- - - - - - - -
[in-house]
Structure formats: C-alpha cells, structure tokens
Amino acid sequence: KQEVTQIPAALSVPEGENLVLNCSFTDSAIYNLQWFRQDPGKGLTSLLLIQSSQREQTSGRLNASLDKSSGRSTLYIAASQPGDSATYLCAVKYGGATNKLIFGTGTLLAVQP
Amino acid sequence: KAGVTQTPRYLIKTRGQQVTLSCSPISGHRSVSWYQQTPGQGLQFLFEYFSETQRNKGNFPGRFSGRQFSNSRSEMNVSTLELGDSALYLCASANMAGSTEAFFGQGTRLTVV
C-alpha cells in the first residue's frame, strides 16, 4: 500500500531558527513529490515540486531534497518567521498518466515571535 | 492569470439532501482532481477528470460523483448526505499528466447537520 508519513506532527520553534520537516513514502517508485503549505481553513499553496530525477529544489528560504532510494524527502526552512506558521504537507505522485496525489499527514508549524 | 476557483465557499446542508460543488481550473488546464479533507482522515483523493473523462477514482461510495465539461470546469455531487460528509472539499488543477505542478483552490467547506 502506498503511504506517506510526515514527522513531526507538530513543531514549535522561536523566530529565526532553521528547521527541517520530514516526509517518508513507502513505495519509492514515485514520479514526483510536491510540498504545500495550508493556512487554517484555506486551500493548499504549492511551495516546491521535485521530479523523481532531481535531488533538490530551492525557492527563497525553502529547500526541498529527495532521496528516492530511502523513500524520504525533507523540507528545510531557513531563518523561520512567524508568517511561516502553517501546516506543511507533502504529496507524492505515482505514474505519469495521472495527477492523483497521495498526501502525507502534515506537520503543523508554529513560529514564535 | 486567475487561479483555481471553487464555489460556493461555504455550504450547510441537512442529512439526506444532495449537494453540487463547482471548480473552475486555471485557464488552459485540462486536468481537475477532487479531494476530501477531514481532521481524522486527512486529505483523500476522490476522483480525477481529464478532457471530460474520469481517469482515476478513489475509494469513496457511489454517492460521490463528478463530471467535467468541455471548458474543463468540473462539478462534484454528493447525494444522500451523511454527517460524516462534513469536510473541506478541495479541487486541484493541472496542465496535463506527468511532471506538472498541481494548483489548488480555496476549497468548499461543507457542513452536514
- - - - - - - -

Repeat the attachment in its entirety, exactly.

[in-house]
Structure formats: C-alpha cells, structure tokens
Amino acid sequence: KQEVTQIPAALSVPEGENLVLNCSFTDSAIYNLQWFRQDPGKGLTSLLLIQSSQREQTSGRLNASLDKSSGRSTLYIAASQPGDSATYLCAVKYGGATNKLIFGTGTLLAVQP
Amino acid sequence: KAGVTQTPRYLIKTRGQQVTLSCSPISGHRSVSWYQQTPGQGLQFLFEYFSETQRNKGNFPGRFSGRQFSNSRSEMNVSTLELGDSALYLCASANMAGSTEAFFGQGTRLTVV
C-alpha cells in the first residue's frame, strides 16, 4: 500500500531558527513529490515540486531534497518567521498518466515571535 | 492569470439532501482532481477528470460523483448526505499528466447537520 508519513506532527520553534520537516513514502517508485503549505481553513499553496530525477529544489528560504532510494524527502526552512506558521504537507505522485496525489499527514508549524 | 476557483465557499446542508460543488481550473488546464479533507482522515483523493473523462477514482461510495465539461470546469455531487460528509472539499488543477505542478483552490467547506 502506498503511504506517506510526515514527522513531526507538530513543531514549535522561536523566530529565526532553521528547521527541517520530514516526509517518508513507502513505495519509492514515485514520479514526483510536491510540498504545500495550508493556512487554517484555506486551500493548499504549492511551495516546491521535485521530479523523481532531481535531488533538490530551492525557492527563497525553502529547500526541498529527495532521496528516492530511502523513500524520504525533507523540507528545510531557513531563518523561520512567524508568517511561516502553517501546516506543511507533502504529496507524492505515482505514474505519469495521472495527477492523483497521495498526501502525507502534515506537520503543523508554529513560529514564535 | 486567475487561479483555481471553487464555489460556493461555504455550504450547510441537512442529512439526506444532495449537494453540487463547482471548480473552475486555471485557464488552459485540462486536468481537475477532487479531494476530501477531514481532521481524522486527512486529505483523500476522490476522483480525477481529464478532457471530460474520469481517469482515476478513489475509494469513496457511489454517492460521490463528478463530471467535467468541455471548458474543463468540473462539478462534484454528493447525494444522500451523511454527517460524516462534513469536510473541506478541495479541487486541484493541472496542465496535463506527468511532471506538472498541481494548483489548488480555496476549497468548499461543507457542513452536514